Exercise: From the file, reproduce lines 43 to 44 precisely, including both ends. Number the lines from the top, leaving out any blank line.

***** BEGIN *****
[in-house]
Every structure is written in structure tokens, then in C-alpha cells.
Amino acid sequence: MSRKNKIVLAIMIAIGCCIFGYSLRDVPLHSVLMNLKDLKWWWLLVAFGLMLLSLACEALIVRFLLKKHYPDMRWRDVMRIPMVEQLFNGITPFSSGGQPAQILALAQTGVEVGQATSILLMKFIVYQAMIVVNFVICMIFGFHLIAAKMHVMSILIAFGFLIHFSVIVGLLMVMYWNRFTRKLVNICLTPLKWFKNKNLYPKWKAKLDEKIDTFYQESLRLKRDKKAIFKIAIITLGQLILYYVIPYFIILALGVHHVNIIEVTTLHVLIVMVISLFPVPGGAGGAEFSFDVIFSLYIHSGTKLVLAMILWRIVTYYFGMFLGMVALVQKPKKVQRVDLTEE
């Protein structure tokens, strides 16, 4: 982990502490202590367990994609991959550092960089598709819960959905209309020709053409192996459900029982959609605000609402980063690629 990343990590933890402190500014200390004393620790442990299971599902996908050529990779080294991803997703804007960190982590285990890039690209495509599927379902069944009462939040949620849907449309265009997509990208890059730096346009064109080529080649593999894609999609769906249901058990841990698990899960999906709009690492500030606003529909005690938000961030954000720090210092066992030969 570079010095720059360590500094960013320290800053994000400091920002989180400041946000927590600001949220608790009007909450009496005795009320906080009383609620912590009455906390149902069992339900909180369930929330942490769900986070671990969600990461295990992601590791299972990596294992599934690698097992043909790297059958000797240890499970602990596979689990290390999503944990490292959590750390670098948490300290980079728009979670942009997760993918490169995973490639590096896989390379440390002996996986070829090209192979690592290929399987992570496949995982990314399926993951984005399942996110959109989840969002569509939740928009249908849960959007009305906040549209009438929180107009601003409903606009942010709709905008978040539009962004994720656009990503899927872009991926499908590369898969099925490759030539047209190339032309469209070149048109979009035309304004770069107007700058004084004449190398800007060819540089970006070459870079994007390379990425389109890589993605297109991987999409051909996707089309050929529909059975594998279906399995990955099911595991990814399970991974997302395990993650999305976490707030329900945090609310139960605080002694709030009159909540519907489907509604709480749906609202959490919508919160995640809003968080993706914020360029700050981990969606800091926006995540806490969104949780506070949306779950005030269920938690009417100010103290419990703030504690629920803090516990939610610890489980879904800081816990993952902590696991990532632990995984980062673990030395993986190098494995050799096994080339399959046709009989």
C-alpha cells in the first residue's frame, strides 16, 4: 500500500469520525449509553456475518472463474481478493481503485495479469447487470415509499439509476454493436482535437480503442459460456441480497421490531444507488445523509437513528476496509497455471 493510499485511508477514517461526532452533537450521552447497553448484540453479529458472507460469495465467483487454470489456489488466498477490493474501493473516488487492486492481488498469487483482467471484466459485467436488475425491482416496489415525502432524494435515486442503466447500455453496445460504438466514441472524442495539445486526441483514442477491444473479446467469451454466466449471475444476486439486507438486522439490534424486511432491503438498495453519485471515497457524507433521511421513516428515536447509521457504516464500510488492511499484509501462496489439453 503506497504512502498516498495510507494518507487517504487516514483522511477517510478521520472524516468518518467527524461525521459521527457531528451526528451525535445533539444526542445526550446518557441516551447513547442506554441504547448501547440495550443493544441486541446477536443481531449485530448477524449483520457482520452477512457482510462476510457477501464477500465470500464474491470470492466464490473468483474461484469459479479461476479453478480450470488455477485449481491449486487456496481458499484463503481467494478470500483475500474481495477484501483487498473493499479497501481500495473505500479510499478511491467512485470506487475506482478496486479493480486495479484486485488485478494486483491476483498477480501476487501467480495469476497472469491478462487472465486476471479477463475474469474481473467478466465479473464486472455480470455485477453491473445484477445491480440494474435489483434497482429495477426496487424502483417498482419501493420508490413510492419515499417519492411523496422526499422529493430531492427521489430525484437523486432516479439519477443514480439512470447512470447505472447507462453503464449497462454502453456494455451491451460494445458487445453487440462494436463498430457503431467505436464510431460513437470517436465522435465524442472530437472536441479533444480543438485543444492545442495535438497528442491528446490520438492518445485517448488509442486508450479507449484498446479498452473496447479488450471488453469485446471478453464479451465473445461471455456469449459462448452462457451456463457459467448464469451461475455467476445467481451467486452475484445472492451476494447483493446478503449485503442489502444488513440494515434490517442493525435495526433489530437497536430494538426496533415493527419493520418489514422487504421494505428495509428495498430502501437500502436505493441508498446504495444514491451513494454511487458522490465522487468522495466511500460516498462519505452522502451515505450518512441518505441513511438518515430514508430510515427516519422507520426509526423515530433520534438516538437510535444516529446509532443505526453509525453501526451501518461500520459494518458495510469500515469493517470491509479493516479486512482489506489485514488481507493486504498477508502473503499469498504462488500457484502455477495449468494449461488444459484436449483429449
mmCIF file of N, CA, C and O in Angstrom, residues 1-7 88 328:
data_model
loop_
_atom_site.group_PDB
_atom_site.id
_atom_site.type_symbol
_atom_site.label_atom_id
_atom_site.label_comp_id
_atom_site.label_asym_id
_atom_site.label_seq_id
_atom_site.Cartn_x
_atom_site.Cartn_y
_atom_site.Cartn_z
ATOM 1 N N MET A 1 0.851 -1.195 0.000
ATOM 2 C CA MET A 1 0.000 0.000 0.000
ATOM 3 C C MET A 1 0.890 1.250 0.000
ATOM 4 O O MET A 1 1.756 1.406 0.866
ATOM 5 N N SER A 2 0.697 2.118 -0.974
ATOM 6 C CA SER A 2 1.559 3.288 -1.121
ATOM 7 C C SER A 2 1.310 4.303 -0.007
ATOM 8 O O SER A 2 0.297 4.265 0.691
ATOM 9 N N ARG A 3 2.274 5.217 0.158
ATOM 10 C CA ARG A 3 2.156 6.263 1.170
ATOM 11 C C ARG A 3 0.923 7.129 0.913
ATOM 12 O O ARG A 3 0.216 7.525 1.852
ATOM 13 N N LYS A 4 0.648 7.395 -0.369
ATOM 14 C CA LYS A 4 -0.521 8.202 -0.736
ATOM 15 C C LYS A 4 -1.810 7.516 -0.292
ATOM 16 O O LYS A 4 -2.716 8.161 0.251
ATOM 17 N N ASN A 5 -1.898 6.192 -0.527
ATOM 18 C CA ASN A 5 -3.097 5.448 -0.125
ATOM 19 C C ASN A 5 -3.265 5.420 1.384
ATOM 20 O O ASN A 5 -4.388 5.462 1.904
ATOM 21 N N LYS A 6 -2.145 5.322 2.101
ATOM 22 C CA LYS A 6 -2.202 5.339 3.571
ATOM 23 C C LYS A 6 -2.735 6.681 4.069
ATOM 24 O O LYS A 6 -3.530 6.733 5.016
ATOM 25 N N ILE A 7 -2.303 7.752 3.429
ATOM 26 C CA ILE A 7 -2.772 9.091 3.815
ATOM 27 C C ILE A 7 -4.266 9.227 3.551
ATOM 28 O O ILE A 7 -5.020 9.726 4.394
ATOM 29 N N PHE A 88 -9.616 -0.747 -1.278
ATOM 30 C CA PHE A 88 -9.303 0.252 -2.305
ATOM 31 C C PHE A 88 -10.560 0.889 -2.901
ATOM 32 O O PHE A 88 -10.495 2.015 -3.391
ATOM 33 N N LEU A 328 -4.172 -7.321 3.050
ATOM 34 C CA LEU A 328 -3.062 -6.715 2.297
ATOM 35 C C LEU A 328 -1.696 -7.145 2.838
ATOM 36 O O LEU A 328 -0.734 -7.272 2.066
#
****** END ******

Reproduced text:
ATOM 25 N N ILE A 7 -2.303 7.752 3.429
ATOM 26 C CA ILE A 7 -2.772 9.091 3.815